Chakrabarti said the canister was made of locally available high-strength, special-glass composite. The DRDO has set up a facility in the missile complex to manufacture the tube.

    Dr. A. Subhananda Rao, Director, HEMRL, said: “This gas generator system should have a very high reliability of 99.997 per cent. If it fails, a lot of things will burst.” The gas generator’s propellants have a special requirement. Their burn rate should be very high, that is, three to four times more than that of the rocket’s propellants. The responsibility of the generator is to produce the gases at the required pressure so that the missile comes out of the canister within a certain velocity band. “The basic requirement is that the missile should come out of the canister within a few seconds. This is to meet the required canister-exit velocity,” Subhananda Rao said.

    The first stage is fired by a motor powered by solid propellants, which has a complex grain configuration. The second stage is fired by another motor, which will take the missile to the required velocity. There are retro-motors as well. “When the first stage is separated from the second stage, it has to be decelerated to maintain the gap between the first and second stages. For separating the first stage and jettisoning it, we have pitch-and-yaw motors,” he added.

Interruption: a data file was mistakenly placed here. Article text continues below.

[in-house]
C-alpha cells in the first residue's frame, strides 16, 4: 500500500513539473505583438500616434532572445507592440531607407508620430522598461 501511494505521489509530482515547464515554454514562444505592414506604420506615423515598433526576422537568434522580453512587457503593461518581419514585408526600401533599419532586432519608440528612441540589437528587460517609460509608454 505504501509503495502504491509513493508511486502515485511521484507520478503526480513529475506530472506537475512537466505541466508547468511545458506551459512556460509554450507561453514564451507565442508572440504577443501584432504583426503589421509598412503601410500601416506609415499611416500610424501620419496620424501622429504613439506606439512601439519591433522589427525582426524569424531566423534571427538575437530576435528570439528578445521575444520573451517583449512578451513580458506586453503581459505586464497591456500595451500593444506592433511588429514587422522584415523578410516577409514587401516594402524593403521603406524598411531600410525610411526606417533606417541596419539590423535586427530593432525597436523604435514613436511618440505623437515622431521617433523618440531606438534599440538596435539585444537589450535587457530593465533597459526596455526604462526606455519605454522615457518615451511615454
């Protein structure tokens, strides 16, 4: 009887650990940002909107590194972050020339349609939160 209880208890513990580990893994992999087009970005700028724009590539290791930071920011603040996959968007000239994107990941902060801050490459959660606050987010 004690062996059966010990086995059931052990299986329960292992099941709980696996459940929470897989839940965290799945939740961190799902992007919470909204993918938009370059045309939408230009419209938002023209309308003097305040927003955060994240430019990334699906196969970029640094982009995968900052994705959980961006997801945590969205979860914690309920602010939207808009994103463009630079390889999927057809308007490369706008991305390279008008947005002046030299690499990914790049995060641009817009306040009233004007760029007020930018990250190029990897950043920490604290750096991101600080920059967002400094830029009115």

The HEMRL provides the solid propellants for powering Shourya’s various motors and the pyro devices for jettisoning the first stage. There are elaborate facilities at the 850-acre (one acre is 0.4 hectare) HEMRL complex to design and produce the solid propellants required for various missiles.

    The secret of Shourya’s success, in the estimate of M.S.R. Prasad, project director, lies in its optimum configuration. The smaller the size of the missile, the lower its drag and resistance. So its packing density would be high. “Shourya has minimum weight and minimum cross-section. That gives it a high performance,” Prasad explained. If the missile’s diameter were to be large, it could be comfortable internally. But such a diameter would increase the air resistance and decrease the overall performance.

    It was a young DRDO team, under the leadership of A. Joseph, project director, that built the missile. While the project team was from the DRDL, which designed Shourya, important contributions came from the ASL, the RCI, the HEMRL and the RDE (Engineers). The missile is under production by Bharat Dynamics Limited, Hyderabad.

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    Senior Contributor Yusuf's Avatar
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    Is Shourya a ballistic missile or cruise missile?

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    Quote Originally Posted by Yusuf View Post
    Is Shourya a ballistic missile or cruise missile?
    Its not a pure ballistic or a cruise missile. Primarily (first half) it is a ballistic missile and at terminal (second half) it fly like a cruise missile but again hit the target vertically like a ballistic missile (top attack).